Crisis and new rapprochement
Events in Syria had a negative impact on economic relations, but growth quickly recovered. In 2017, the trade turnover between Russia and Turkey reached $22 billion, in 2021 it exceeded $33 billion. New records were set by the tourist flow. So, in the pre-Covid year of 2019, 7 million Russians visited Turkey, the country became the most popular outbound destination for Russians, in Turkey, citizens of the Russian Federation outstripped the Germans and became leaders in the number of tourists from other countries.
In the geopolitical and economic field, Russia and Turkey participated together in the Syrian settlement within the framework of the Astana format, created a joint monitoring center that collects, summarizes and verifies information on compliance with the agreements between Armenia and Azerbaijan.
The countries built the Turkish Stream gas pipeline in a record two years. The laying of the pipe allowed Russia to diversify transit and gain new markets. Ankara not only strengthened its own energy security, but also became a gas hub for the countries of southern and southeastern Europe.
In 2022, Turkey not only did not impose sanctions against Russia, but retained air traffic, engaged in the re-export of Western products and became one of the guarantors of the “grain deal” on the export of grain from the Black Sea ports, which was terminated in July 2023 due to the actions of Western partners. All this made it possible to double the trade turnover in one year, by the end of 2022 the volume of mutual trade exceeded $62 billion. Turkey exports fruits, vegetables, light industry products, household chemicals, automotive parts, and some types of electronics. Russia supplies gas, oil and oil products, coal, at the same time, the growth of “non-primary” exports increased by 19%.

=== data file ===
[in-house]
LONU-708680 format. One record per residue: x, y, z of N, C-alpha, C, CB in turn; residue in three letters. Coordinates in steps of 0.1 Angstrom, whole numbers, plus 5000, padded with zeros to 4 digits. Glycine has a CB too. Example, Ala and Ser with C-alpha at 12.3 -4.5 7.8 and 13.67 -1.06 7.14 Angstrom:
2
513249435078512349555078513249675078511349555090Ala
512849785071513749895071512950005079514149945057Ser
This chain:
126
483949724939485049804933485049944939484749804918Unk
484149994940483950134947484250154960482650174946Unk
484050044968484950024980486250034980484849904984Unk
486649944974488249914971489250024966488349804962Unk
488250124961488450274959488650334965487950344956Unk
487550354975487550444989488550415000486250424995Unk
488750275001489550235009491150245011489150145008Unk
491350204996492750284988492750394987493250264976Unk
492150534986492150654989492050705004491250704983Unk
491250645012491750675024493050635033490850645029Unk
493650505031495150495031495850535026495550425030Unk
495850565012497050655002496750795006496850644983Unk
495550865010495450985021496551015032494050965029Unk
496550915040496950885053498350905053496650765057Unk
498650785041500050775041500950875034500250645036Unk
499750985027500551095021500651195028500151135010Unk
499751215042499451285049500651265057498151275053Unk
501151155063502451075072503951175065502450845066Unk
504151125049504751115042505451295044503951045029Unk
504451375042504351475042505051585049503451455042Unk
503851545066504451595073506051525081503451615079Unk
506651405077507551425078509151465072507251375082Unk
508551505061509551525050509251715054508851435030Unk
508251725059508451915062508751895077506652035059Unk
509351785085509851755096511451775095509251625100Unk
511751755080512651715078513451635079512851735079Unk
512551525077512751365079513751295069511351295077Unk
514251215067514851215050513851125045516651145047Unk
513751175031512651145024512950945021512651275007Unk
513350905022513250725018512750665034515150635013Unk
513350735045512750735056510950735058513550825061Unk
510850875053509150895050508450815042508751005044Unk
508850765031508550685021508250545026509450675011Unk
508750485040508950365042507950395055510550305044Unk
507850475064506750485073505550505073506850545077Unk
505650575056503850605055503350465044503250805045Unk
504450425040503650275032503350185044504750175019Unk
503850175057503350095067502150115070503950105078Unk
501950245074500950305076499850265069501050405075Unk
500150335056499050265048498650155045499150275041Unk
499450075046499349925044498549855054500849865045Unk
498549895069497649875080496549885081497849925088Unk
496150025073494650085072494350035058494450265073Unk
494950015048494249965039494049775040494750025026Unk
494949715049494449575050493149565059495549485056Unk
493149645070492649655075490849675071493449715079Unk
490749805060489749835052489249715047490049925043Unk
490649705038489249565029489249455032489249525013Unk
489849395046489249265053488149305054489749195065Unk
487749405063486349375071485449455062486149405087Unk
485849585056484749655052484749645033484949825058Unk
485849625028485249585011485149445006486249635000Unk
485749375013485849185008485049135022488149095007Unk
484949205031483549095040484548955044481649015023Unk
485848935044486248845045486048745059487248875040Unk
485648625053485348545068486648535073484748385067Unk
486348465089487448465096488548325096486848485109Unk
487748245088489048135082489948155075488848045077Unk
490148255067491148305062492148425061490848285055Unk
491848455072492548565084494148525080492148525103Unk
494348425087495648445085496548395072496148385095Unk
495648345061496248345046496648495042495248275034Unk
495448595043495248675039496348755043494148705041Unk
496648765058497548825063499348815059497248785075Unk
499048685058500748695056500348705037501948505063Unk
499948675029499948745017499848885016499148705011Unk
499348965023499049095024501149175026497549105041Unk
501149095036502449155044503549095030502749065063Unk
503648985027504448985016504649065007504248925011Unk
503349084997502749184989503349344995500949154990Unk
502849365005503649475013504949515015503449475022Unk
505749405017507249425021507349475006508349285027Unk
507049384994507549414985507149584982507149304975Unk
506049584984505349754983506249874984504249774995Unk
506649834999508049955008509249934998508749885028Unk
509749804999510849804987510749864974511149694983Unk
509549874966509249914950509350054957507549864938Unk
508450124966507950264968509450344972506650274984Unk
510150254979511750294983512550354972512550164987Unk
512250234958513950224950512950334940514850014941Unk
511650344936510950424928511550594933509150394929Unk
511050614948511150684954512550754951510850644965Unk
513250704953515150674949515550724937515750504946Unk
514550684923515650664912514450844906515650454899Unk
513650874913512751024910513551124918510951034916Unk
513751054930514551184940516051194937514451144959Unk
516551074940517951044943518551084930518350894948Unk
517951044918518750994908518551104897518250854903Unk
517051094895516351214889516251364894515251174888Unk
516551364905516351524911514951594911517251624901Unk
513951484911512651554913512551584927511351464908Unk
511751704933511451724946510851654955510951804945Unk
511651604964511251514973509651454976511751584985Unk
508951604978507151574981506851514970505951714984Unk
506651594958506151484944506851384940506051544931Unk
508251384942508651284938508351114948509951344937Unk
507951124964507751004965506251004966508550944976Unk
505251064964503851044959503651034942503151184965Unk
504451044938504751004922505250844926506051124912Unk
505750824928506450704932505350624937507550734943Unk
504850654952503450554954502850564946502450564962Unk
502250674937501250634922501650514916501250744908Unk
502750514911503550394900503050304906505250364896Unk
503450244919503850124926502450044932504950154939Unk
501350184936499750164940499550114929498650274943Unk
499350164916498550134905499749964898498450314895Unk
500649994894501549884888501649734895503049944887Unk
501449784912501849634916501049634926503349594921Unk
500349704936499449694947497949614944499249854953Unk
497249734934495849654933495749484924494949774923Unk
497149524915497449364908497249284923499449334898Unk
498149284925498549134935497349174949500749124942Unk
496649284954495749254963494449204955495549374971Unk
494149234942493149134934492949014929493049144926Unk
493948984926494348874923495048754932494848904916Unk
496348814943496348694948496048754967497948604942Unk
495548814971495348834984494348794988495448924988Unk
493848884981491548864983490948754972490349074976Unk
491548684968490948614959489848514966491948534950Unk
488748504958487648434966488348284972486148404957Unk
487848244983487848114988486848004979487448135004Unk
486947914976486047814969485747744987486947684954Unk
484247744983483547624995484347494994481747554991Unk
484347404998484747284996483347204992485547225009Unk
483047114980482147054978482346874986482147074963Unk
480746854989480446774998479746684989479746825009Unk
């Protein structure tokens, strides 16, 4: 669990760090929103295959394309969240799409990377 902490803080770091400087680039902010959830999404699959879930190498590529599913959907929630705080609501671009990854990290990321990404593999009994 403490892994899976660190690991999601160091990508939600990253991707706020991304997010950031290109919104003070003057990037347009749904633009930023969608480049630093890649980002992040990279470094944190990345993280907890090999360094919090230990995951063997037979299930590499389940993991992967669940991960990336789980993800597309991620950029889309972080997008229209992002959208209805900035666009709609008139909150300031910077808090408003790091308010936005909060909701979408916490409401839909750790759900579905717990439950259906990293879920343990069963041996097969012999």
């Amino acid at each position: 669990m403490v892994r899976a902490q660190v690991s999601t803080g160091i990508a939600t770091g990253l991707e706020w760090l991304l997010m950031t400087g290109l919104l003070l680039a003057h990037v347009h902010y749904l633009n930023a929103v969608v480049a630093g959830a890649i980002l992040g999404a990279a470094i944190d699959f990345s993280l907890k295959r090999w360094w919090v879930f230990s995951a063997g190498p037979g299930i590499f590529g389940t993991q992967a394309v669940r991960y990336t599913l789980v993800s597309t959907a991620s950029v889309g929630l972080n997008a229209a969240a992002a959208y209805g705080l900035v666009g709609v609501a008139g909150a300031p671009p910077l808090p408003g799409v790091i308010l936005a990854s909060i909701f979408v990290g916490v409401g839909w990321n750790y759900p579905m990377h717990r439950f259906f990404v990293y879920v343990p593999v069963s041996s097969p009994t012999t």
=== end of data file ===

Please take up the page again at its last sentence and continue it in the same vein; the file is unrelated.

Large infrastructure projects have not stopped either. The construction of the first power unit of the Akkuyu NPP should be completed by the end of 2023. Russia also proposed to create a gas hub in Turkey by the end of 2023. Moscow will thus be able to supply foreign markets with the fuel that used to go to Europe through the Nord Streams, and Turkey will become a gas distribution center, further strengthening its foreign economic position.
Turkologist Yashar Niyazbayev, in an interview with The Free Economy Magazine, notes that the economy will continue to be a locomotive in the development of relations between the two countries.
— Moscow understands that Turkey is a member of NATO, Ankara has never been considered some kind of unambiguous ally. At the same time, the Kremlin appreciates the negotiability of Erdogan and his team, the sovereign position on a number of issues. I think the relationship will continue to develop. Still, they mean a lot to both Moscow and Ankara. The locomotive in this matter, in many respects, is the economy. The benefits of mutual friendship for both countries are enormous, the expert says.
Sergei Balmasov, a researcher at the Middle East Institute, says the two countries have already become such important political and economic partners for each other that hardly anyone can sacrifice them.